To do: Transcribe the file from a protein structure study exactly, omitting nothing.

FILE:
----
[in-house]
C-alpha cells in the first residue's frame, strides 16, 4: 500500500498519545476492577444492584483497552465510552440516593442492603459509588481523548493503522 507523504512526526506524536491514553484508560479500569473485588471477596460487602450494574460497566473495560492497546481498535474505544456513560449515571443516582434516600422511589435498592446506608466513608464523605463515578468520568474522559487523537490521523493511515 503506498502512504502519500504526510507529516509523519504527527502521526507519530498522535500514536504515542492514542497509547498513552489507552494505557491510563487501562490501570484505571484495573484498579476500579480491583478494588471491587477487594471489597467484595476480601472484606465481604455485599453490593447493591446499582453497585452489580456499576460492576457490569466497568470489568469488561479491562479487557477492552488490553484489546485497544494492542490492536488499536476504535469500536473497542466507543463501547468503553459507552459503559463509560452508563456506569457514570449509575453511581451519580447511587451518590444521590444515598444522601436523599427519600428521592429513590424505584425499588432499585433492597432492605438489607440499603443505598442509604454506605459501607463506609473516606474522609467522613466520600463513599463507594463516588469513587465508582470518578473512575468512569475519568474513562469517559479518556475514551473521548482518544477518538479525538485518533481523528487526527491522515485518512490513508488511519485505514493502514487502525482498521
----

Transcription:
[in-house]
C-alpha cells in the first residue's frame, strides 16, 4: 500500500498519545476492577444492584483497552465510552440516593442492603459509588481523548493503522 507523504512526526506524536491514553484508560479500569473485588471477596460487602450494574460497566473495560492497546481498535474505544456513560449515571443516582434516600422511589435498592446506608466513608464523605463515578468520568474522559487523537490521523493511515 503506498502512504502519500504526510507529516509523519504527527502521526507519530498522535500514536504515542492514542497509547498513552489507552494505557491510563487501562490501570484505571484495573484498579476500579480491583478494588471491587477487594471489597467484595476480601472484606465481604455485599453490593447493591446499582453497585452489580456499576460492576457490569466497568470489568469488561479491562479487557477492552488490553484489546485497544494492542490492536488499536476504535469500536473497542466507543463501547468503553459507552459503559463509560452508563456506569457514570449509575453511581451519580447511587451518590444521590444515598444522601436523599427519600428521592429513590424505584425499588432499585433492597432492605438489607440499603443505598442509604454506605459501607463506609473516606474522609467522613466520600463513599463507594463516588469513587465508582470518578473512575468512569475519568474513562469517559479518556475514551473521548482518544477518538479525538485518533481523528487526527491522515485518512490513508488511519485505514493502514487502525482498521